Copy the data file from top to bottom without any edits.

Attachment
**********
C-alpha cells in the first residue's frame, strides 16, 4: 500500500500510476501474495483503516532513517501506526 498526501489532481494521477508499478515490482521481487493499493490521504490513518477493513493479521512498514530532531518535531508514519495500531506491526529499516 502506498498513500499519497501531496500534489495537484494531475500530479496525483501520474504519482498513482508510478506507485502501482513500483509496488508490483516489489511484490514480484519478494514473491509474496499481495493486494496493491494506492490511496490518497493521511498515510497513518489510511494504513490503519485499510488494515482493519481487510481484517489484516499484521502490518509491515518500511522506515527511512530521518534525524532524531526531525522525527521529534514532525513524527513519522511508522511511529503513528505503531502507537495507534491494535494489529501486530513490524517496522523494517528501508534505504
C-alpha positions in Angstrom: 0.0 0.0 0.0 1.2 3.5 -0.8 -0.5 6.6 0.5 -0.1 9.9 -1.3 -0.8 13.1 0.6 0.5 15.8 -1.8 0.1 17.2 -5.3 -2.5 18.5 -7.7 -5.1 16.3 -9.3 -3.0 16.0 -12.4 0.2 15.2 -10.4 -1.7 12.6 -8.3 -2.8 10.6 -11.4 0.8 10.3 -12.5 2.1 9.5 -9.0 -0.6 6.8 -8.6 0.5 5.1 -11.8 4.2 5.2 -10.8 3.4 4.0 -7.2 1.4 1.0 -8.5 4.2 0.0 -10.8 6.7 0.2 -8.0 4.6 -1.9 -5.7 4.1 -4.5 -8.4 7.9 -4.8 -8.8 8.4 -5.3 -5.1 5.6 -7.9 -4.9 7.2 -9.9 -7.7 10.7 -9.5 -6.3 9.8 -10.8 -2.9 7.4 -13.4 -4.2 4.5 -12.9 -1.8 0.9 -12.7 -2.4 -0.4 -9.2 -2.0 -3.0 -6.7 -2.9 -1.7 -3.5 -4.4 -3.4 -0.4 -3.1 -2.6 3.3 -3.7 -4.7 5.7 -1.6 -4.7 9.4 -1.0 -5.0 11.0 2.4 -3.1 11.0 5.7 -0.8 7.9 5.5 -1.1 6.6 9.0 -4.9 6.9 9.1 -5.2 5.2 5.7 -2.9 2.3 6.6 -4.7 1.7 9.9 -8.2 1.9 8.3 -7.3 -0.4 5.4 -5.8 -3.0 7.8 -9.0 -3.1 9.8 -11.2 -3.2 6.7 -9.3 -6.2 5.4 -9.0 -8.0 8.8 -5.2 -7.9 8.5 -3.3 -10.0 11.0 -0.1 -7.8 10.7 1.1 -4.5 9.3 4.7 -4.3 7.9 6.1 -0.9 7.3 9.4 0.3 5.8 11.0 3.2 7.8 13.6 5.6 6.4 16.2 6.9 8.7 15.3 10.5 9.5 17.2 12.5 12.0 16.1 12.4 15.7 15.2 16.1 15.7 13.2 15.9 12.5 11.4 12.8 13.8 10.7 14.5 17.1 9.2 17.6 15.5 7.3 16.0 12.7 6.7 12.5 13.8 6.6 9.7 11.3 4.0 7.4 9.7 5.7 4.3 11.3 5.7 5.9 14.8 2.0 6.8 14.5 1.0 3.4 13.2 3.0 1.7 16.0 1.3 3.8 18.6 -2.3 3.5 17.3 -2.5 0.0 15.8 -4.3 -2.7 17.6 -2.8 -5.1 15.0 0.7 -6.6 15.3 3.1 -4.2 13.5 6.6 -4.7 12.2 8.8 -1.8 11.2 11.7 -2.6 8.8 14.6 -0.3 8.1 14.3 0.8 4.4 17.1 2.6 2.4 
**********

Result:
C-alpha cells in the first residue's frame, strides 16, 4: 500500500500510476501474495483503516532513517501506526 498526501489532481494521477508499478515490482521481487493499493490521504490513518477493513493479521512498514530532531518535531508514519495500531506491526529499516 502506498498513500499519497501531496500534489495537484494531475500530479496525483501520474504519482498513482508510478506507485502501482513500483509496488508490483516489489511484490514480484519478494514473491509474496499481495493486494496493491494506492490511496490518497493521511498515510497513518489510511494504513490503519485499510488494515482493519481487510481484517489484516499484521502490518509491515518500511522506515527511512530521518534525524532524531526531525522525527521529534514532525513524527513519522511508522511511529503513528505503531502507537495507534491494535494489529501486530513490524517496522523494517528501508534505504
C-alpha positions in Angstrom: 0.0 0.0 0.0 1.2 3.5 -0.8 -0.5 6.6 0.5 -0.1 9.9 -1.3 -0.8 13.1 0.6 0.5 15.8 -1.8 0.1 17.2 -5.3 -2.5 18.5 -7.7 -5.1 16.3 -9.3 -3.0 16.0 -12.4 0.2 15.2 -10.4 -1.7 12.6 -8.3 -2.8 10.6 -11.4 0.8 10.3 -12.5 2.1 9.5 -9.0 -0.6 6.8 -8.6 0.5 5.1 -11.8 4.2 5.2 -10.8 3.4 4.0 -7.2 1.4 1.0 -8.5 4.2 0.0 -10.8 6.7 0.2 -8.0 4.6 -1.9 -5.7 4.1 -4.5 -8.4 7.9 -4.8 -8.8 8.4 -5.3 -5.1 5.6 -7.9 -4.9 7.2 -9.9 -7.7 10.7 -9.5 -6.3 9.8 -10.8 -2.9 7.4 -13.4 -4.2 4.5 -12.9 -1.8 0.9 -12.7 -2.4 -0.4 -9.2 -2.0 -3.0 -6.7 -2.9 -1.7 -3.5 -4.4 -3.4 -0.4 -3.1 -2.6 3.3 -3.7 -4.7 5.7 -1.6 -4.7 9.4 -1.0 -5.0 11.0 2.4 -3.1 11.0 5.7 -0.8 7.9 5.5 -1.1 6.6 9.0 -4.9 6.9 9.1 -5.2 5.2 5.7 -2.9 2.3 6.6 -4.7 1.7 9.9 -8.2 1.9 8.3 -7.3 -0.4 5.4 -5.8 -3.0 7.8 -9.0 -3.1 9.8 -11.2 -3.2 6.7 -9.3 -6.2 5.4 -9.0 -8.0 8.8 -5.2 -7.9 8.5 -3.3 -10.0 11.0 -0.1 -7.8 10.7 1.1 -4.5 9.3 4.7 -4.3 7.9 6.1 -0.9 7.3 9.4 0.3 5.8 11.0 3.2 7.8 13.6 5.6 6.4 16.2 6.9 8.7 15.3 10.5 9.5 17.2 12.5 12.0 16.1 12.4 15.7 15.2 16.1 15.7 13.2 15.9 12.5 11.4 12.8 13.8 10.7 14.5 17.1 9.2 17.6 15.5 7.3 16.0 12.7 6.7 12.5 13.8 6.6 9.7 11.3 4.0 7.4 9.7 5.7 4.3 11.3 5.7 5.9 14.8 2.0 6.8 14.5 1.0 3.4 13.2 3.0 1.7 16.0 1.3 3.8 18.6 -2.3 3.5 17.3 -2.5 0.0 15.8 -4.3 -2.7 17.6 -2.8 -5.1 15.0 0.7 -6.6 15.3 3.1 -4.2 13.5 6.6 -4.7 12.2 8.8 -1.8 11.2 11.7 -2.6 8.8 14.6 -0.3 8.1 14.3 0.8 4.4 17.1 2.6 2.4 